Take a walk down Donner Way from 24th Street toward Franklin Boulevard. On your left are early 20th century bungalows, many with second-story entrances. On the right are some of the revival styles of the 1920s: Tudors, colonials and stucco moderns. Keep walking and you’ll find houses recently renovated and one built in 1986.
Donner Way, like the neighborhood around it, is a place where changing architectural tastes and technologies have blended together.
For more than a century, people have been building homes in the area, from Victorians to ranch houses, from simple cottages to elaborate mansions.
There is a sense of history to the place. The subdivision names, Curtis and Heilbron, and street names, Portola, Sloat, Donner, Marshall, Curtis, Rochon, Burnett and Markham, recall the state’s and the neighborhood’s pioneers. Four were governors of California: Spanish explorer Gaspar de Portola, the first colonial governor; John Sloat, the first U.S. military governor; Peter Burnett, the first state governor; and Henry Markham, a late 19th century governor.
Mention of the Donner party recalls the extreme hardships early settlers endured. James Marshall discovered gold at Sutter’s Mill. And French-Canadian immigrant Napoleon Rochon operated a saloon in the 1870s along what is now Franklin Boulevard.
Most important to the neighborhood was wheat farmer and cattle rancher William Curtis. His farms covered thousands of acres in Sacramento County and in Arizona, but the homestead he called his “Home Farm” included about 200 acres between Portola Way and Sutterville Road, 24th Street and Franklin Boulevard. Just before he died, in 1907, Curtis sold the northern edge of his homestead, what would become Portola Way, Fifth Avenue and the north side of Donner Way, which explains why homes there generally are older than homes on the south side.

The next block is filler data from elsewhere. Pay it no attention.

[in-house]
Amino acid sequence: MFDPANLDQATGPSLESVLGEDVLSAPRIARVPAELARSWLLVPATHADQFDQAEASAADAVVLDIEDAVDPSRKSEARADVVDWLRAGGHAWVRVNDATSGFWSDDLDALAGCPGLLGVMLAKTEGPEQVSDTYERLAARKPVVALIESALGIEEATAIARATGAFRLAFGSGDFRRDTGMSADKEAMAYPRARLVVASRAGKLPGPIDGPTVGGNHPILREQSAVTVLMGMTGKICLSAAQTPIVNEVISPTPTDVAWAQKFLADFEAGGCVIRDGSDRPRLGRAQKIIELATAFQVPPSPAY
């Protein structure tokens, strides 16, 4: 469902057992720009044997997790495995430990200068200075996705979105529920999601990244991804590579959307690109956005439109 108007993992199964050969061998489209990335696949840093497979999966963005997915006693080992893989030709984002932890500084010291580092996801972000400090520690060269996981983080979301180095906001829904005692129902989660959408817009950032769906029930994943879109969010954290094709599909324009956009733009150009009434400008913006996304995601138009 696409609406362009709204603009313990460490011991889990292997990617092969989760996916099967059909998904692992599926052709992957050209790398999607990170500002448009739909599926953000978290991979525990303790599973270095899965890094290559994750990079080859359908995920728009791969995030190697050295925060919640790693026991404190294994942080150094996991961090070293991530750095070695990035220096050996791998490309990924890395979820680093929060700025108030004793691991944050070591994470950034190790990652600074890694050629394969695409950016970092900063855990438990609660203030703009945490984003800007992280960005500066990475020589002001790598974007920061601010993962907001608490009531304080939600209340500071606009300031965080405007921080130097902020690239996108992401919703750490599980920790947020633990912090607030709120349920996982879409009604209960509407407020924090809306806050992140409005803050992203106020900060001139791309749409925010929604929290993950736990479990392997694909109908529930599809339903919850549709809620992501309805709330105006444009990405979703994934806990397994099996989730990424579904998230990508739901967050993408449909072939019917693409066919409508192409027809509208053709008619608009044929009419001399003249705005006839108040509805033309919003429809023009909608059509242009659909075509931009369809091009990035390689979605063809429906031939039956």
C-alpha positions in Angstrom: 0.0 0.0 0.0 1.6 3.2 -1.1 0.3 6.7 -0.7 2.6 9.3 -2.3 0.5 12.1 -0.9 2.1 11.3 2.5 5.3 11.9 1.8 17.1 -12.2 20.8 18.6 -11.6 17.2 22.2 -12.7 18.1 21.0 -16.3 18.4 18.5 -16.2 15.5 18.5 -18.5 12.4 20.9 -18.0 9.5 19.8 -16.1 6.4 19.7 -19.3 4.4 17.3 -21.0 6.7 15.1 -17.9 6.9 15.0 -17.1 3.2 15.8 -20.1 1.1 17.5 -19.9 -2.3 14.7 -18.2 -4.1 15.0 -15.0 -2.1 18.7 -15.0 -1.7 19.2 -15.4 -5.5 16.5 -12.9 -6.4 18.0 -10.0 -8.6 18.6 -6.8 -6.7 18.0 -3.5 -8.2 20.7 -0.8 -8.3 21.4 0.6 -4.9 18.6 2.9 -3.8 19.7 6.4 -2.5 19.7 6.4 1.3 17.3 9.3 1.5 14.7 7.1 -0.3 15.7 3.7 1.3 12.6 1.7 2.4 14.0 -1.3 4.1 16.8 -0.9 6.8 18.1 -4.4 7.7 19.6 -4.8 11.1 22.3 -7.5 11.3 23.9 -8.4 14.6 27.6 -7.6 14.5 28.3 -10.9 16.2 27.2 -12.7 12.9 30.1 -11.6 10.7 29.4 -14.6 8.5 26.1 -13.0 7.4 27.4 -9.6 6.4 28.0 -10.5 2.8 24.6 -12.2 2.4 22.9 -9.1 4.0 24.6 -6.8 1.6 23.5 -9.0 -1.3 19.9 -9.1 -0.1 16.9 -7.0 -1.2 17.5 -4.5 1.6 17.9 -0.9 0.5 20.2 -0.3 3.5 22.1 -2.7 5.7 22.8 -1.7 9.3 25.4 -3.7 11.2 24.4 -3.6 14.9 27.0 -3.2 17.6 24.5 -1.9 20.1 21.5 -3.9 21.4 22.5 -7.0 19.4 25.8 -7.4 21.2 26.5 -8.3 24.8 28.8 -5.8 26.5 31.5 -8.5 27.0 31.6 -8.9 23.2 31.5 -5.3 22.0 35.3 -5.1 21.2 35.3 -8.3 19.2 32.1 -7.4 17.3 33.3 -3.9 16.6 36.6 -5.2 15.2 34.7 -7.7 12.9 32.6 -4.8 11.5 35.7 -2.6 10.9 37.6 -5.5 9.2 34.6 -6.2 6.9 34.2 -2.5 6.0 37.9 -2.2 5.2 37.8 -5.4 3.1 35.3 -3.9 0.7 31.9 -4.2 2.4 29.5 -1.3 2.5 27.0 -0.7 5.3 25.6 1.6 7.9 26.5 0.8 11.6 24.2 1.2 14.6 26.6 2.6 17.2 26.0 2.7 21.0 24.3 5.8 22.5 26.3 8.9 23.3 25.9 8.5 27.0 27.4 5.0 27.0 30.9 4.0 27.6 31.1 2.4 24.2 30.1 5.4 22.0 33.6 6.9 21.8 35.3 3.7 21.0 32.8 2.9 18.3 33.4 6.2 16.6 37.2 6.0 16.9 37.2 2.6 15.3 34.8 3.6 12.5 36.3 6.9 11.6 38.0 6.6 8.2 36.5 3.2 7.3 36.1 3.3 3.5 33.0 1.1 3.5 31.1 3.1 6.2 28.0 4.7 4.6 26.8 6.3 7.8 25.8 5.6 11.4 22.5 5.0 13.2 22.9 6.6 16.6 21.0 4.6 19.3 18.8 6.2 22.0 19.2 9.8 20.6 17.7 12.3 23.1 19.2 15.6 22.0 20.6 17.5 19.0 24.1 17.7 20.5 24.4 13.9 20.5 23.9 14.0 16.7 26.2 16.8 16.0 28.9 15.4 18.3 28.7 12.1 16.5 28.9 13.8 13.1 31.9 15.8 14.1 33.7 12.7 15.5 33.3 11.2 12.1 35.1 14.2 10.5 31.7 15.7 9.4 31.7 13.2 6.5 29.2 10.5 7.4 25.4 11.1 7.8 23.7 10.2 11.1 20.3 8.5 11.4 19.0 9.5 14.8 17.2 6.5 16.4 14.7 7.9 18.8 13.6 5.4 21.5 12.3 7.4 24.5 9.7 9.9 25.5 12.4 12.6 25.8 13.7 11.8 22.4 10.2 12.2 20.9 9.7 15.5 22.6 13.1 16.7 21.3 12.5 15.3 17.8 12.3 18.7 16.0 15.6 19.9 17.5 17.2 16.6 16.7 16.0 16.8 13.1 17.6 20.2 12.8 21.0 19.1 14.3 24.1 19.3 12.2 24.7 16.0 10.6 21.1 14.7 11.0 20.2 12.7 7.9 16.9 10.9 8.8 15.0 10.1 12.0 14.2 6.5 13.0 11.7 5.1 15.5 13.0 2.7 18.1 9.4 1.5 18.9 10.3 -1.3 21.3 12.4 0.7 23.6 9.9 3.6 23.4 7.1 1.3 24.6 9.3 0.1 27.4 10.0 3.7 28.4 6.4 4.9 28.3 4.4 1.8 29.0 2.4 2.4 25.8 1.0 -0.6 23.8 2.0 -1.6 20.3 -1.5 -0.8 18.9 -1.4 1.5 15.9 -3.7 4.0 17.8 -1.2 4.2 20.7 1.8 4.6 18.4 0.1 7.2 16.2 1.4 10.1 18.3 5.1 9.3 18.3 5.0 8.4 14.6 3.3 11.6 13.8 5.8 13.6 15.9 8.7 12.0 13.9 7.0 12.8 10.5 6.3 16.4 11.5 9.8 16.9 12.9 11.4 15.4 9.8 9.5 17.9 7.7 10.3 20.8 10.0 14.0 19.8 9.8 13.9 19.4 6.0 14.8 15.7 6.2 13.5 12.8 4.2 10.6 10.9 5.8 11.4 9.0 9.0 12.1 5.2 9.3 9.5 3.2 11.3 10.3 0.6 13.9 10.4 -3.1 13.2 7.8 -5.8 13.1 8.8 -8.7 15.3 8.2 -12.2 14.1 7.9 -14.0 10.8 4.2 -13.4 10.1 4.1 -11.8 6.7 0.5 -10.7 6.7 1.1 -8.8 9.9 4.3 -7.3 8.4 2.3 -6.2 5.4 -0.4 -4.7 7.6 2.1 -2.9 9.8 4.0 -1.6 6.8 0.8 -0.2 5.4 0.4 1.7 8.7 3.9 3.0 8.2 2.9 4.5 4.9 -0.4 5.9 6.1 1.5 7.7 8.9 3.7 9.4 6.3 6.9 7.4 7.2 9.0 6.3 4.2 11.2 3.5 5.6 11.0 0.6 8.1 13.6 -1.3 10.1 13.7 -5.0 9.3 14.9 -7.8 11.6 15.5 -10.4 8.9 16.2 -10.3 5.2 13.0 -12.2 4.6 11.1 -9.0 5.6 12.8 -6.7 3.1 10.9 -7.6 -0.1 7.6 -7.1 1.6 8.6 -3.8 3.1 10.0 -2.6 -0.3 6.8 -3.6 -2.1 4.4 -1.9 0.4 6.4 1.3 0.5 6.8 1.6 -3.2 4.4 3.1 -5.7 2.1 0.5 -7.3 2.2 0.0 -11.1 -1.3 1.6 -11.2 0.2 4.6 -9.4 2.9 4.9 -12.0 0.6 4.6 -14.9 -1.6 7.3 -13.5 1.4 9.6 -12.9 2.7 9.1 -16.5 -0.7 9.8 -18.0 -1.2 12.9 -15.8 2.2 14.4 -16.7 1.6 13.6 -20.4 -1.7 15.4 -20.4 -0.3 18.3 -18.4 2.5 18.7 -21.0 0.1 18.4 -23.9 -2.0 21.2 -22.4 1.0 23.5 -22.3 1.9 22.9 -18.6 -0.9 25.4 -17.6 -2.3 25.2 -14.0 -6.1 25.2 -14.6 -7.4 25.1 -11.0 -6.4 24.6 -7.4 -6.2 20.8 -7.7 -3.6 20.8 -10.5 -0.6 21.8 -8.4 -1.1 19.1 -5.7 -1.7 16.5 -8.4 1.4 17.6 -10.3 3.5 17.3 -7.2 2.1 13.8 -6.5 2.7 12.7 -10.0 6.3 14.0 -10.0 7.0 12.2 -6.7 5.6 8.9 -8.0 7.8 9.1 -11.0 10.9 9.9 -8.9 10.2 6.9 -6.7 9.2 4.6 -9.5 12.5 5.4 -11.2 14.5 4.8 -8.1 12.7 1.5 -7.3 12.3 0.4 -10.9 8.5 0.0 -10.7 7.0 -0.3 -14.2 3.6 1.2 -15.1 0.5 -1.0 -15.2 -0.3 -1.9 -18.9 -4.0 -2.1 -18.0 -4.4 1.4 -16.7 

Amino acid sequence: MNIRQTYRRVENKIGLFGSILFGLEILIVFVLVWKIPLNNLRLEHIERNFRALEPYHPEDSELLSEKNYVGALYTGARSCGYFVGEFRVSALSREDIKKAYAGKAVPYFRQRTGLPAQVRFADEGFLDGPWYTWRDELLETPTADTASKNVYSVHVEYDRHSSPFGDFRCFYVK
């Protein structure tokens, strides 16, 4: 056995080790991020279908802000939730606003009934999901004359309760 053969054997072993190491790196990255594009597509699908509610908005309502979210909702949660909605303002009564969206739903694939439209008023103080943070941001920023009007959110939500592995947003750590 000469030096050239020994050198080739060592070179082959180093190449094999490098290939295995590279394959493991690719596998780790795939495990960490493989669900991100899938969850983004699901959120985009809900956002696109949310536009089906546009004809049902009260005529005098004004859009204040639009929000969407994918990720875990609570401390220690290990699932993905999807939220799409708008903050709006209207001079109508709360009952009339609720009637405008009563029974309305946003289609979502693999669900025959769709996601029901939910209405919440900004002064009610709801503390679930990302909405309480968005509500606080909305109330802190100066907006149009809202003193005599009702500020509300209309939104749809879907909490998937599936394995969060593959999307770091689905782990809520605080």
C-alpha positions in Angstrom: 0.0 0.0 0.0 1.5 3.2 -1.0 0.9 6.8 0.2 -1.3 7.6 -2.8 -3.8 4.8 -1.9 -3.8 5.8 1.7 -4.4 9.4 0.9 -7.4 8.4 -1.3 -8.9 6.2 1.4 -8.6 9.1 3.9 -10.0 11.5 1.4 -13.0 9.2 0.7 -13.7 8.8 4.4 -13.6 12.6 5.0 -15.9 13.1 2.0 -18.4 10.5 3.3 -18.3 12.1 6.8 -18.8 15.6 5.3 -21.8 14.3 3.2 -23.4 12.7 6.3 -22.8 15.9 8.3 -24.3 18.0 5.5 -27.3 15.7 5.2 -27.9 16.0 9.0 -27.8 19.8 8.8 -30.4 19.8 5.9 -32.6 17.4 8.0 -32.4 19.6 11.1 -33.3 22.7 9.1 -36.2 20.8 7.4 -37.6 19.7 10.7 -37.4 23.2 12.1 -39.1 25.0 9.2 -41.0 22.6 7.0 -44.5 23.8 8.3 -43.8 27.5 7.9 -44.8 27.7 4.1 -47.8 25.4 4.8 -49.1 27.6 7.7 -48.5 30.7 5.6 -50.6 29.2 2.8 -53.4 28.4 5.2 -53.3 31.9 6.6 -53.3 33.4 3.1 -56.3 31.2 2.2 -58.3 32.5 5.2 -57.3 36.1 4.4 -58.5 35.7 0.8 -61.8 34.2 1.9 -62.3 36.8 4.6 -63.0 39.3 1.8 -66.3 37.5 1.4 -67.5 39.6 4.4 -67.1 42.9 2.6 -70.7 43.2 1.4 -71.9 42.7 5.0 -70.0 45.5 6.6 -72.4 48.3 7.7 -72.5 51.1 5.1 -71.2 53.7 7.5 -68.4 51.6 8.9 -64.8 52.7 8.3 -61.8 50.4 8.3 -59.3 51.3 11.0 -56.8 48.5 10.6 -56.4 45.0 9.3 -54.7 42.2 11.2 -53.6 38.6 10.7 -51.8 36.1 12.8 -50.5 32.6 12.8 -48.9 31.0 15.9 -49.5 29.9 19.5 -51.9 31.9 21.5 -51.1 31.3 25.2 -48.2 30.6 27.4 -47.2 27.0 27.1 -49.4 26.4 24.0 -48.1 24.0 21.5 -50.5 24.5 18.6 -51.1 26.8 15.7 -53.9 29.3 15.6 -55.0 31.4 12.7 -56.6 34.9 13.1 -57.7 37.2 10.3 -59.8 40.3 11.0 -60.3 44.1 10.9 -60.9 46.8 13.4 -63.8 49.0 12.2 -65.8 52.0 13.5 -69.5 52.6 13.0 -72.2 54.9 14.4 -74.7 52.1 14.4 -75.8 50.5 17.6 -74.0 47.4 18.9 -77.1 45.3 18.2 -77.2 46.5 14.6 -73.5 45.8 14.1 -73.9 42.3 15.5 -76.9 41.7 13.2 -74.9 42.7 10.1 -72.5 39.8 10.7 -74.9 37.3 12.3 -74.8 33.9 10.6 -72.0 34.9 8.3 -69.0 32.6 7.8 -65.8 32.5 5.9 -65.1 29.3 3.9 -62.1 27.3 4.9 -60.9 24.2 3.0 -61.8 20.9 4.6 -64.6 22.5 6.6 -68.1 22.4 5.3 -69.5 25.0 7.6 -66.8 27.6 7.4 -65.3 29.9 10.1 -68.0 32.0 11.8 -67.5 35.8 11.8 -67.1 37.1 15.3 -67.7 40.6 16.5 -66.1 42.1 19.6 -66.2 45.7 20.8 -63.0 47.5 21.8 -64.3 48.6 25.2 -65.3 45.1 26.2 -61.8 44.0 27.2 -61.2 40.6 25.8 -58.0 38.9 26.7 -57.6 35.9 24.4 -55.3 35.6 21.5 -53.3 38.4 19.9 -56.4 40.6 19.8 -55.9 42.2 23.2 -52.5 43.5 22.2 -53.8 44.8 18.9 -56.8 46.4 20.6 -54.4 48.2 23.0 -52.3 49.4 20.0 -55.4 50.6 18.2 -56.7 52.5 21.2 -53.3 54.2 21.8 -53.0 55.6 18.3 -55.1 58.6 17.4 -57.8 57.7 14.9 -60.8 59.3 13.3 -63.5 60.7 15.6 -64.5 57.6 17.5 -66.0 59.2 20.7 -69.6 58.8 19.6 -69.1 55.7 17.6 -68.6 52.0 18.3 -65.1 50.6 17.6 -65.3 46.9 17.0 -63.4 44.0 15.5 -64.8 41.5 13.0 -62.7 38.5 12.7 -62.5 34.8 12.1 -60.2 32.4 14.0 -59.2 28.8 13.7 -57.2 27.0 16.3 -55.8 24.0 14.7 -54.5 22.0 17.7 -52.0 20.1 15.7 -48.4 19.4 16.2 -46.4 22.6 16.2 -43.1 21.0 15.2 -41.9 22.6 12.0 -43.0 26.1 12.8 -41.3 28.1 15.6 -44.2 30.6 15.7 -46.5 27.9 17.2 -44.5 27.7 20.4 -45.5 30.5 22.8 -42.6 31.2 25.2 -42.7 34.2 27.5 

Curtis Oaks was by no means the first subdivision in the area. In the late 1880s, Highland Park and Ingram Tract had been laid out south of Broadway (then known as Y Street), between St. Joseph’s Cemetery and Franklin Boulevard.
The advent of a municipal power plant made electric streetcar systems feasible, and Curtis Oaks subdivision plans included streetcar tracks of the Oak Park line down the middle of Fifth Avenue.
The pace of development accelerated with West Curtis Oaks to the west of 24th Street. In 1911, the city and its nearby suburbs – East Sacramento, Oak Park, Highland Park, Curtis Oaks and West Curtis Oaks – voted in favor of annexation.
The remainder of William Curtis’ property was developed between 1919 and 1926, in sections east and west of William Curtis Park, which was created down the middle of the former “Home Farm.” Heilbron Oaks was named for cattle breeders Adolph and August Heilbron. The Heilbron Oaks subdivision map, was filed in 1923, included land for Sierra School, which replaced the wood-frame Highland Park School, across the street at 24th Street and Third Avenue, also came from the Heilbron Tract.
With the exception of the Crocker Village development, the neighborhood hasn’t changed much since the 1920s. The trees are bigger and the cars more numerous. Corner groceries came and went, as did a number of gas stations. The original families grew up and out, gradually making way for the next generation and the ones after that.
This article is adapted from a neighborhood history first published with a 1988 SCNA fundraising calendar.